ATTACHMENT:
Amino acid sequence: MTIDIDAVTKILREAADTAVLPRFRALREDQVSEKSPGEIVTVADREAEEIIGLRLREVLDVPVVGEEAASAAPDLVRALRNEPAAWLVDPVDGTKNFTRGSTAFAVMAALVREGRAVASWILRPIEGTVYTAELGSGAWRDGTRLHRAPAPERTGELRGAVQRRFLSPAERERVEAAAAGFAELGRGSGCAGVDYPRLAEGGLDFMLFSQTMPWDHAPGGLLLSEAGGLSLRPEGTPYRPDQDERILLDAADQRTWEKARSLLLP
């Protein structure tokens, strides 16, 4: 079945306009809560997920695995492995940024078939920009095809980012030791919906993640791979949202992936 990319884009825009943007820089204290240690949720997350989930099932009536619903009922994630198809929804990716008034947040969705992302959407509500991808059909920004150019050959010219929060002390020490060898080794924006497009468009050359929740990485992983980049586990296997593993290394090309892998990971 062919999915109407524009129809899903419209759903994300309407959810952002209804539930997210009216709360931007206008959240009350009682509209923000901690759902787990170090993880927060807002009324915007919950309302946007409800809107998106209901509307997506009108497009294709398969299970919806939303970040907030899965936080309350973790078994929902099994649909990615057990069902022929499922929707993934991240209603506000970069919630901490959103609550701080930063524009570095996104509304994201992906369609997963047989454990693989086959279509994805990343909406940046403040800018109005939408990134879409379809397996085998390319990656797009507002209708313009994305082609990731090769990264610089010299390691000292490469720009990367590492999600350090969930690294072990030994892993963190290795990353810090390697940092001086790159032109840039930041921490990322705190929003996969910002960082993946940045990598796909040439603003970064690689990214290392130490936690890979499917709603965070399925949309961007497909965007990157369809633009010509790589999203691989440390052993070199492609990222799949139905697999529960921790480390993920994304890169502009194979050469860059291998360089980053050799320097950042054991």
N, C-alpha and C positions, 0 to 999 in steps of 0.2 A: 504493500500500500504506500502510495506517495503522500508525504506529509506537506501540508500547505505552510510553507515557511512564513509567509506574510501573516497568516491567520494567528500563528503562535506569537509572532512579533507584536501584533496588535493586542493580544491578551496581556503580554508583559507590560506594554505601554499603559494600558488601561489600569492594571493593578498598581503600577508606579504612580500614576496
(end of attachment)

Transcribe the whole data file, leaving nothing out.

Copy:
Amino acid sequence: MTIDIDAVTKILREAADTAVLPRFRALREDQVSEKSPGEIVTVADREAEEIIGLRLREVLDVPVVGEEAASAAPDLVRALRNEPAAWLVDPVDGTKNFTRGSTAFAVMAALVREGRAVASWILRPIEGTVYTAELGSGAWRDGTRLHRAPAPERTGELRGAVQRRFLSPAERERVEAAAAGFAELGRGSGCAGVDYPRLAEGGLDFMLFSQTMPWDHAPGGLLLSEAGGLSLRPEGTPYRPDQDERILLDAADQRTWEKARSLLLP
């Protein structure tokens, strides 16, 4: 079945306009809560997920695995492995940024078939920009095809980012030791919906993640791979949202992936 990319884009825009943007820089204290240690949720997350989930099932009536619903009922994630198809929804990716008034947040969705992302959407509500991808059909920004150019050959010219929060002390020490060898080794924006497009468009050359929740990485992983980049586990296997593993290394090309892998990971 062919999915109407524009129809899903419209759903994300309407959810952002209804539930997210009216709360931007206008959240009350009682509209923000901690759902787990170090993880927060807002009324915007919950309302946007409800809107998106209901509307997506009108497009294709398969299970919806939303970040907030899965936080309350973790078994929902099994649909990615057990069902022929499922929707993934991240209603506000970069919630901490959103609550701080930063524009570095996104509304994201992906369609997963047989454990693989086959279509994805990343909406940046403040800018109005939408990134879409379809397996085998390319990656797009507002209708313009994305082609990731090769990264610089010299390691000292490469720009990367590492999600350090969930690294072990030994892993963190290795990353810090390697940092001086790159032109840039930041921490990322705190929003996969910002960082993946940045990598796909040439603003970064690689990214290392130490936690890979499917709603965070399925949309961007497909965007990157369809633009010509790589999203691989440390052993070199492609990222799949139905697999529960921790480390993920994304890169502009194979050469860059291998360089980053050799320097950042054991």
N, C-alpha and C positions, 0 to 999 in steps of 0.2 A: 504493500500500500504506500502510495506517495503522500508525504506529509506537506501540508500547505505552510510553507515557511512564513509567509506574510501573516497568516491567520494567528500563528503562535506569537509572532512579533507584536501584533496588535493586542493580544491578551496581556503580554508583559507590560506594554505601554499603559494600558488601561489600569492594571493593578498598581503600577508606579504612580500614576496